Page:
Assistant Professor, Art History
Oliver Wunsch’s research and teaching focus on European and American art in the eighteenth and nineteenth centuries. He has a background as a painter and printmaker, and much of his research deals with the history of artistic techniques.
His first book, titled A Delicate Matter: Art, Fragility, and Consumption in Eighteenth-Century France, is in production with Pennsylvania State University Press. It examines the unprecedented proliferation of physically unstable art in eighteenth-century France, from oil paintings that cracked within years of their creation to pastel portraits that were vulnerable to the slightest vibration. The book links these material practices to the commercial forces that enabled them, revealing how the rise of consumer culture fundamentally transformed the relationship between art, time, and value.
Wunsch is currently developing a second project about the materiality of skin color in eighteenth- and nineteenth-century European art.
His research has been supported by fellowships from the Center for Advanced Study in the Visual Arts at the National Gallery in Washington, the Sterling and Francine Clark Art Institute, the American Council of Learned Societies, and the Bibliotheca Hertziana in Rome.
Refereed Journal Articles
“Discriminating Taste: Skin Color and Connoisseurship in Eighteenth-Century France,” H-France Salon 14, no. 8 (2022): 1–12, https://h-france.net/Salon/SalonVol14no08.2.Wunsch.pdf.
“Rosalba Carriera’s Four Continents and the Commerce of Skin,” Journal18, no. 10 (2020), https://www.journal18.org/5218.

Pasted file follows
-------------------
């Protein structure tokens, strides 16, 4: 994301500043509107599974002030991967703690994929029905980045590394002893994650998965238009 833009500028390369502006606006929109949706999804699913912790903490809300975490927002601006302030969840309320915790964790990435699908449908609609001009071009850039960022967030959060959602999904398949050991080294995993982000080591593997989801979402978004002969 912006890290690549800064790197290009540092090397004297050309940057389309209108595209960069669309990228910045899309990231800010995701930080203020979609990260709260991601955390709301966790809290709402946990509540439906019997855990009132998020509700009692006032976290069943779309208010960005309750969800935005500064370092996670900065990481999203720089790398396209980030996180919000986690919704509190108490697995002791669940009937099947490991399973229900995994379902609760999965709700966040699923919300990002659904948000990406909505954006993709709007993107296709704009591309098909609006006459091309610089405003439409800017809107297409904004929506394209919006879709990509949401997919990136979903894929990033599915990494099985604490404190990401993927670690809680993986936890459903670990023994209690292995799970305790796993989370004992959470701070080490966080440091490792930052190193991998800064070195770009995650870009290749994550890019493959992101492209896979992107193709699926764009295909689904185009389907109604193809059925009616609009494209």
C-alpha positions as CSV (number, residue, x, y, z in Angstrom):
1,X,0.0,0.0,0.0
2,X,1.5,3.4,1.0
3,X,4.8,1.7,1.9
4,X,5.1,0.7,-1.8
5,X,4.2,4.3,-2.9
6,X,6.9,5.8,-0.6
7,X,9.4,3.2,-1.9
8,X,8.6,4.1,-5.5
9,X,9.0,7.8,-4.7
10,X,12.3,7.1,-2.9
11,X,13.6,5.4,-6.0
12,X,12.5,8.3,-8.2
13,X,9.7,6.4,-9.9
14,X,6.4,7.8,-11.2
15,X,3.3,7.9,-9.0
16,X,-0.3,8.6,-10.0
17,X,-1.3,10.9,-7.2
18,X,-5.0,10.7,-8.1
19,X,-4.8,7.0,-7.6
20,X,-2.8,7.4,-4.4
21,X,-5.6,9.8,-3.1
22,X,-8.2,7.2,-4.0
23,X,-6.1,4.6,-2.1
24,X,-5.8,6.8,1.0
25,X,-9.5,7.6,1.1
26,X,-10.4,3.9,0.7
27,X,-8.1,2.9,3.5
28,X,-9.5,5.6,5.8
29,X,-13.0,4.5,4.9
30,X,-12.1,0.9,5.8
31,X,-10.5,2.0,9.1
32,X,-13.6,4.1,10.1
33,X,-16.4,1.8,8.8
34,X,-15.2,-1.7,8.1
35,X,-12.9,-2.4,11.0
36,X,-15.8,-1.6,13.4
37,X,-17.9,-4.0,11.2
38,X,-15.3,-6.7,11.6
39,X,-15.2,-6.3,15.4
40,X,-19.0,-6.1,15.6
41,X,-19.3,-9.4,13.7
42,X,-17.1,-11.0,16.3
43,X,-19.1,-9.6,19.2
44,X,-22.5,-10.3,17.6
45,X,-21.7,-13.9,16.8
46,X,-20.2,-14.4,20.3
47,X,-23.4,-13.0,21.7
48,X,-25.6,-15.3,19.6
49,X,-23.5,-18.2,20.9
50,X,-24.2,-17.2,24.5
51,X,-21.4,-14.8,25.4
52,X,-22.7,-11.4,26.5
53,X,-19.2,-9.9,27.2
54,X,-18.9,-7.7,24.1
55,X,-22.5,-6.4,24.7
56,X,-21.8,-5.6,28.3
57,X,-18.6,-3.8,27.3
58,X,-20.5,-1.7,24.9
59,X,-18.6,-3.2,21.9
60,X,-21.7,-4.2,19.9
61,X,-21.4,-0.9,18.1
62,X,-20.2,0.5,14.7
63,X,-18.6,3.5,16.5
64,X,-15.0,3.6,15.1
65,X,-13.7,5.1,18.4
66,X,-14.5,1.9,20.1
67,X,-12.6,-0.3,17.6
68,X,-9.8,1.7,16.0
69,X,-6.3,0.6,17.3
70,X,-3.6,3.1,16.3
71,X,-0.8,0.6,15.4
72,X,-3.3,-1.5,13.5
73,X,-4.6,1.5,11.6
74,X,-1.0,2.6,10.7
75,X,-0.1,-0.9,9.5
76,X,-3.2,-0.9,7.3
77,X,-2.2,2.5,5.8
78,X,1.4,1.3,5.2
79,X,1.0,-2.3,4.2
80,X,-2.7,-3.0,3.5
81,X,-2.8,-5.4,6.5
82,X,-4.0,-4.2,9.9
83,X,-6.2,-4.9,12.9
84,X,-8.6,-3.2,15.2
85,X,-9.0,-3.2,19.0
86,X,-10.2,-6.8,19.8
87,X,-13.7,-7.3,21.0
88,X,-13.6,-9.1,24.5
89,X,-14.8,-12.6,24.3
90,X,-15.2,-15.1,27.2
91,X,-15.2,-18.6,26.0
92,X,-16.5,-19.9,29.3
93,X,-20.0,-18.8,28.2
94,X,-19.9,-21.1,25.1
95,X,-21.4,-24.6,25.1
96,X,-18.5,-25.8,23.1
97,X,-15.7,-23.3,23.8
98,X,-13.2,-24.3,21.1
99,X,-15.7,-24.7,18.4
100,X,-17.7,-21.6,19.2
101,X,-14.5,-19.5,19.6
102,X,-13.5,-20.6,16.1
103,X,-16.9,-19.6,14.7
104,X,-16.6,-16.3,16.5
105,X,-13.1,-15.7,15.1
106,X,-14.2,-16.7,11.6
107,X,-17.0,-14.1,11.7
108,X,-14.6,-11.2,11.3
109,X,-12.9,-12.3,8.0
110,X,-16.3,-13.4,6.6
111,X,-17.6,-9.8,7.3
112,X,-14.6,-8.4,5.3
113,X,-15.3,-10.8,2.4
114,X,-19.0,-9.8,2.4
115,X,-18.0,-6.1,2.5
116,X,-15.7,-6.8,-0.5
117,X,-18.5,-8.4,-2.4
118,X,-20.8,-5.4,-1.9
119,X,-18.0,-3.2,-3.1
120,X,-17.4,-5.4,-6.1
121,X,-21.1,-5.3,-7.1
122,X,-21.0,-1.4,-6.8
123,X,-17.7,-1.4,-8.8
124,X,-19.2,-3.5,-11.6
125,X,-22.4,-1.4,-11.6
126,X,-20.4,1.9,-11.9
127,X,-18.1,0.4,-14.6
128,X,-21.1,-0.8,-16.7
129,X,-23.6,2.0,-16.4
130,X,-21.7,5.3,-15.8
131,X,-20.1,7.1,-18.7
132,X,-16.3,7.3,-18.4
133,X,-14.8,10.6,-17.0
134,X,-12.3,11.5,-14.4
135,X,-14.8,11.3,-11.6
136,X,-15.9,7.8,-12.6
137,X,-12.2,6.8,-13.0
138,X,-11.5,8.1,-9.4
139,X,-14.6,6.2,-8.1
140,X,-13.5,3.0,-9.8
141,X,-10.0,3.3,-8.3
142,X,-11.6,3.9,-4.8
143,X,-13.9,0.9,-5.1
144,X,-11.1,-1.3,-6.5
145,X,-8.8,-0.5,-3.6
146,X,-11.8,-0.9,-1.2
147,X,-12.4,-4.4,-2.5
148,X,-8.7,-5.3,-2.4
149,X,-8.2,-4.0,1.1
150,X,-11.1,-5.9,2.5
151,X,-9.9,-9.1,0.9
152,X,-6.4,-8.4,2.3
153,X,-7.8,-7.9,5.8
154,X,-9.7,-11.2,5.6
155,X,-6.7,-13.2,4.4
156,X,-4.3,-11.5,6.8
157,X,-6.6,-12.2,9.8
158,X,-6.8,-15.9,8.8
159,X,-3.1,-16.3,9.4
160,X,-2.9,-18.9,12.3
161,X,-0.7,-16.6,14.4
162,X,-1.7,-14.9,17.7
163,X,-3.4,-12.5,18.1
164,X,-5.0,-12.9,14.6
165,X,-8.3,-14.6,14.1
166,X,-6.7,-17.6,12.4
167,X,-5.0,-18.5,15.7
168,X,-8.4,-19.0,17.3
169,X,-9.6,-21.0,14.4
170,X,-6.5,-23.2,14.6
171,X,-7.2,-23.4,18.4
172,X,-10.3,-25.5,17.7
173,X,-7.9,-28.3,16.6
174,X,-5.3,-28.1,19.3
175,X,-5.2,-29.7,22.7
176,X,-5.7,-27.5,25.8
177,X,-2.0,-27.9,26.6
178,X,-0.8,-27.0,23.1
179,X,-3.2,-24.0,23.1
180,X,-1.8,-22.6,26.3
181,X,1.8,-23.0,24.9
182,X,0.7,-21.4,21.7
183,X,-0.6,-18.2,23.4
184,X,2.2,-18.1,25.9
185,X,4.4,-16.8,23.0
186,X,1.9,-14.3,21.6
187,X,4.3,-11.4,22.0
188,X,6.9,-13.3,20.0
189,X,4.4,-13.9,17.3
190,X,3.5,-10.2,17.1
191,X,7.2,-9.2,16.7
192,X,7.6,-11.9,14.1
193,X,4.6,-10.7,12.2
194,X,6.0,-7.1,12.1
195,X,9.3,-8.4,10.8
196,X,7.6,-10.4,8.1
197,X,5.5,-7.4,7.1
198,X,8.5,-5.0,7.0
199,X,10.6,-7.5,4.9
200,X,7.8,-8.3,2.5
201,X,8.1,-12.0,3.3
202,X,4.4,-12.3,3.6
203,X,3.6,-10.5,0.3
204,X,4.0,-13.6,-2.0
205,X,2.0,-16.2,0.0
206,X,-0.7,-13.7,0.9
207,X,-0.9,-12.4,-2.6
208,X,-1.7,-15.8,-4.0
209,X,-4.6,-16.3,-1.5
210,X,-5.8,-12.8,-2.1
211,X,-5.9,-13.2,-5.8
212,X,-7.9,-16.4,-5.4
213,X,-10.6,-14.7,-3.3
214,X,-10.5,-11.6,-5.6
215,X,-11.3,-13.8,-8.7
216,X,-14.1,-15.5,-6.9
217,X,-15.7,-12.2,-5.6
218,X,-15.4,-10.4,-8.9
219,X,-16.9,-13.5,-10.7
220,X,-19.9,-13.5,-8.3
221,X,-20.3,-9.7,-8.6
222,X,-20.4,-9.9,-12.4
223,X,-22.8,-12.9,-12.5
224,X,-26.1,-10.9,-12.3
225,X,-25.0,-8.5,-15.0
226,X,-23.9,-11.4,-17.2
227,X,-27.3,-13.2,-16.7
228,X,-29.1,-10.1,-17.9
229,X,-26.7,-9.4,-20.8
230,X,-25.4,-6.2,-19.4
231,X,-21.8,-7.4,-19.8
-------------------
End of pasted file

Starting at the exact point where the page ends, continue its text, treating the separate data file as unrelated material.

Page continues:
“Henri de Toulouse-Lautrec’s ‘Black Countess’ Identified,” The Burlington Magazine 161, no. 1398 (October 2019): 828–833.
“Watteau, through the Cracks,” The Art Bulletin 100, no. 2 (June 2018): 37–60.
“Diderot and the Materiality of Posterity,” Early Modern French Studies 40, no. 1 (2018): 63–78.
“Making up Race: Whiteness, Pinkness, and Pompadour,” in Madame de Pompadour: Painted Pink, ed. A. Cassandra Albinson (Harvard Art Museums / Yale University Press, 2022), 74–85.
“Decay,” in The Philosophy Chamber: Art and Science in Harvard’s Teaching Cabinet, 1766–1820, ed. Ethan Lasser (Cambridge, MA and New Haven, CT: Harvard Art Museums and Yale University Press, 2017), 211–21.
“Time,” in Drawing: The Invention of a Modern Medium, ed. Ewa Lajer-Burcharth and Elizabeth Rudy, (Cambridge, MA: Harvard Art Museums, 2017), 162–71.
“Art, Science, and the Body in Early Romanticism,” CAA Reviews, http://dx.doi.org/10.3202/caa.reviews.2022.39.